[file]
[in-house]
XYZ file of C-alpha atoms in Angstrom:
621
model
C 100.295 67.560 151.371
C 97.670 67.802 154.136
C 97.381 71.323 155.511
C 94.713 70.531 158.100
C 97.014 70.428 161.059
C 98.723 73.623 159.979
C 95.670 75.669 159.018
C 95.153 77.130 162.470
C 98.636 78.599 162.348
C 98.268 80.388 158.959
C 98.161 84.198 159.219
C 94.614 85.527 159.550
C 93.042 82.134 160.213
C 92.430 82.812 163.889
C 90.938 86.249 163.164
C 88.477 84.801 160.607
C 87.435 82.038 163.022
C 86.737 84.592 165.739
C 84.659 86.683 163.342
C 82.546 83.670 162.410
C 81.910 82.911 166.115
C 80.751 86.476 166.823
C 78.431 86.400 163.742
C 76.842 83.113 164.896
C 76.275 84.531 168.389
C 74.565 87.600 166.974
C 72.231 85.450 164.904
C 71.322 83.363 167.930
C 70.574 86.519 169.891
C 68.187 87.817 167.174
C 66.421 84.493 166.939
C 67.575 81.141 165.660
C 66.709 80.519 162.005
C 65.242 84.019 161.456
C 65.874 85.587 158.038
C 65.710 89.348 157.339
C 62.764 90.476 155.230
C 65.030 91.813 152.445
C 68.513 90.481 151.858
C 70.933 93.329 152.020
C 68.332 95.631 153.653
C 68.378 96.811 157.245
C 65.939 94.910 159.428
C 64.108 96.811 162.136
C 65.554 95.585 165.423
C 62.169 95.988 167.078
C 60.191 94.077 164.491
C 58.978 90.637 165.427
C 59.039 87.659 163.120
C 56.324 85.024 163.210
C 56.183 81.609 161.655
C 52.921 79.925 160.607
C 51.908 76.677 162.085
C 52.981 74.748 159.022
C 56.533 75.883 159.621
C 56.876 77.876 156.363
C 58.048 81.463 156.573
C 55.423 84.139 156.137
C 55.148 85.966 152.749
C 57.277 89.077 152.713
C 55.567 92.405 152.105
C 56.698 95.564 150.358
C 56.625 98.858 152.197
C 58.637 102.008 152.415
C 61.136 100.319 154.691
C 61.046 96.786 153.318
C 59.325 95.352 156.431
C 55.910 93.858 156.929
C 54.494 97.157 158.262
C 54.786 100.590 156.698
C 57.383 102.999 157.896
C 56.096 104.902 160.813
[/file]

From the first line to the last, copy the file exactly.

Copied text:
[in-house]
XYZ file of C-alpha atoms in Angstrom:
621
model
C 100.295 67.560 151.371
C 97.670 67.802 154.136
C 97.381 71.323 155.511
C 94.713 70.531 158.100
C 97.014 70.428 161.059
C 98.723 73.623 159.979
C 95.670 75.669 159.018
C 95.153 77.130 162.470
C 98.636 78.599 162.348
C 98.268 80.388 158.959
C 98.161 84.198 159.219
C 94.614 85.527 159.550
C 93.042 82.134 160.213
C 92.430 82.812 163.889
C 90.938 86.249 163.164
C 88.477 84.801 160.607
C 87.435 82.038 163.022
C 86.737 84.592 165.739
C 84.659 86.683 163.342
C 82.546 83.670 162.410
C 81.910 82.911 166.115
C 80.751 86.476 166.823
C 78.431 86.400 163.742
C 76.842 83.113 164.896
C 76.275 84.531 168.389
C 74.565 87.600 166.974
C 72.231 85.450 164.904
C 71.322 83.363 167.930
C 70.574 86.519 169.891
C 68.187 87.817 167.174
C 66.421 84.493 166.939
C 67.575 81.141 165.660
C 66.709 80.519 162.005
C 65.242 84.019 161.456
C 65.874 85.587 158.038
C 65.710 89.348 157.339
C 62.764 90.476 155.230
C 65.030 91.813 152.445
C 68.513 90.481 151.858
C 70.933 93.329 152.020
C 68.332 95.631 153.653
C 68.378 96.811 157.245
C 65.939 94.910 159.428
C 64.108 96.811 162.136
C 65.554 95.585 165.423
C 62.169 95.988 167.078
C 60.191 94.077 164.491
C 58.978 90.637 165.427
C 59.039 87.659 163.120
C 56.324 85.024 163.210
C 56.183 81.609 161.655
C 52.921 79.925 160.607
C 51.908 76.677 162.085
C 52.981 74.748 159.022
C 56.533 75.883 159.621
C 56.876 77.876 156.363
C 58.048 81.463 156.573
C 55.423 84.139 156.137
C 55.148 85.966 152.749
C 57.277 89.077 152.713
C 55.567 92.405 152.105
C 56.698 95.564 150.358
C 56.625 98.858 152.197
C 58.637 102.008 152.415
C 61.136 100.319 154.691
C 61.046 96.786 153.318
C 59.325 95.352 156.431
C 55.910 93.858 156.929
C 54.494 97.157 158.262
C 54.786 100.590 156.698
C 57.383 102.999 157.896
C 56.096 104.902 160.813